The “Ken Burns Effect”—the panning and zooming of still images for dramatic impact—has become almost a cliché in the world of event video and photo montage. But the work of Ken Burns himself never fails to inspire. I recently watched Burns’s 1998 documentary on American architect Frank Lloyd Wright, who died in 1959 shortly before the completion of his most famous design, the Solomon R. Guggenheim Museum in New York City.
Naturally, there’s a lot of “Ken Burns Effect” on display in this DVD along with generous helpings of the documentarian’s trademark intercutting between various interviewees commenting on aspects of Wright’s life, work, and legacy. But there’s also wonderful Steadicam work done inside Wright’s signature structures. These well-paced shots illustrate not just the structural detail but also the unity of Wright’s work, which usually extended to the use and organization of the space he created: the furniture, the place settings, and often (in the case of his domestic designs) to its inhabitants’ clothes.
Today, we look back at the highlights of Wright’s career—Unity Temple (1904), Imperial Hotel (1923), Fallingwater (1939), Johnson Wax Headquarters (1944), Price Tower (1956), The Guggenheim (1959)—and marvel at the variety and artistry of his creations. But such a survey does little to explain the peculiar arc of his career, which started promisingly in his 30s and peaked in his 70s and 80s, but was moribund for decades in between due to widely publicized personal scandals that sullied his professional reputation. Wright’s creativity and drive never flagged during that period; he just couldn’t get work.
As architectural critic Paul Goldberger explains in Burns’ documentary, this problem points to the fundamental difference between architecture and, say, painting or music. When Beethoven felt a symphony coming on, he simply went to the piano and composed it. Wright, by contrast, couldn’t move on any idea without a commission. However much personal inspiration or vision may have infused his work, all of Wright’s creations were commissioned. Even a design as inspired as Fallingwater wasn’t simply something he dreamed up: no job, no masterpiece. This makes it all the more impressive to me that Wright created what he did. Everything he designed was done within the parameters of the commission itself.
The same mindset that makes a commissioned architect an artist—approaching the job as an opportunity to explore ideas and realize a vision—also makes an event videographer a filmmaker. Precious few of us can be Frank Lloyd Wright—most of us can’t even be Jeff Wright—but we can still try to create something original and substantial in a contract job. In recent months we’ve highlighted event filmmakers such as Loyd Calomay and (in this month’s cover story) Kevin Shahinian who are using wedding bookings as launchpads for new films. It’s exciting to see wedding producers such as Ryan Bodie—whom we profiled in May 2008—moonlighting as indie filmmakers, but it speaks even more to the potential to create something lasting and significant in the wedding video world to see what wedding filmmakers can accomplish within the context of their commissioned work.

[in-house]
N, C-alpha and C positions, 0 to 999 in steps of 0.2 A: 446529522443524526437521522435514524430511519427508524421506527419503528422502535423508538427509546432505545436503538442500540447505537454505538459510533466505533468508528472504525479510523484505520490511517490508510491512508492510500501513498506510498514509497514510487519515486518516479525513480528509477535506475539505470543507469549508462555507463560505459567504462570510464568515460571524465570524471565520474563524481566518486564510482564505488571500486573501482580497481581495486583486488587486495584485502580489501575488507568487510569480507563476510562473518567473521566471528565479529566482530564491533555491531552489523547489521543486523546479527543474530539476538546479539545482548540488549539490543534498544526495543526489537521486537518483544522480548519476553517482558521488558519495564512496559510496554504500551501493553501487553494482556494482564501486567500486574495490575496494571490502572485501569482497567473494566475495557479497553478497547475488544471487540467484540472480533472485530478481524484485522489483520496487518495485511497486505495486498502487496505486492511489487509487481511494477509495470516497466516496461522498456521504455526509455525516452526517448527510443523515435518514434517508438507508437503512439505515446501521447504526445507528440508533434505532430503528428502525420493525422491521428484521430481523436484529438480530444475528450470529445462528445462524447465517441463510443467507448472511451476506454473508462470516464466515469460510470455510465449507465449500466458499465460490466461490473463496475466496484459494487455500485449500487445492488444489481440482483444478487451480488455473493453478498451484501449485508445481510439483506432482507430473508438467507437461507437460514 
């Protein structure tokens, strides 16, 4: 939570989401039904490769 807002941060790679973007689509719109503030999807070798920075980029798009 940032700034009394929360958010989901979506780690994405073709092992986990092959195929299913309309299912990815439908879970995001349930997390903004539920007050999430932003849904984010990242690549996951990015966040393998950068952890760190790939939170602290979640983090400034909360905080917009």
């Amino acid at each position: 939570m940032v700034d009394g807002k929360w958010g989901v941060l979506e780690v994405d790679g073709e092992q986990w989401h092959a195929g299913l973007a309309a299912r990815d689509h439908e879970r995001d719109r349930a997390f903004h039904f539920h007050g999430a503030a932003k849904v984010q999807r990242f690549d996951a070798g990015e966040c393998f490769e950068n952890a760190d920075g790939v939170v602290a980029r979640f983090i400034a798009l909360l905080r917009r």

It’s worth noting that Shahinian, Calomay, and longtime concept filmmakers such as David Robin ply their trade in Southern California, where there’s money to support these projects. Elsewhere, the creativity is there, but the cash often isn’t. The view that concept video offers wedding filmmakers great opportunities to expand their horizons and lose their shirts is often right on the money.
That said, you don’t have to make Hollywood (or Bollywood)-style wedding movies to be a wedding filmmaker and to do something original and worthy. When Frank Lloyd Wright first made his name designing family homes in the “Prairie” style in turn-of-the-century Oak Park, Ill., he reportedly bragged that his designs could make or break a marriage. I’ve never heard of a wedding videographer aspiring to break a marriage, but Wright's notion of creating something that speaks to certain values and aspirations of family life is at the heart of what many practitioners bring to this field.
In the Oak Park days, Wright was designing houses for rich folks; in later years, he developed the Usonian design, in which he attempted to bring the same familial ambitions to $5,000 homes. These weren’t elaborate designs, but they weren’t double-wides either.
The Usonian approach is analogous to the budget videographer who brings style, craftsmanship, and a sound business model to the low-end market. One videographer who’s living and breathing the no-nonsense approach—and mincing no words as he makes his case for it—is Rusty Bryce of Houston. I checked out Bryce’s work recently, and the cinematography is terrific. There’s nothing cut-rate about it; it’s just a streamlined approach that makes the video affordable to the bride and economical and quick-turn for the videographer.
Budget videographers get a bad name for offering too much or delivering too little; it’s inspiring to see high-quality work delivered in this manner while keeping the price right. I just wish I had friends getting married in Houston with $999 in the kitty; given some of the choice words he’s had for EventDV over the years, I’m sure Bryce would be thrilled to make or break their marriage.
Stephen Nathans-Kelly (stephen.nathans at infotoday.com) is editor-in-chief of EventDV.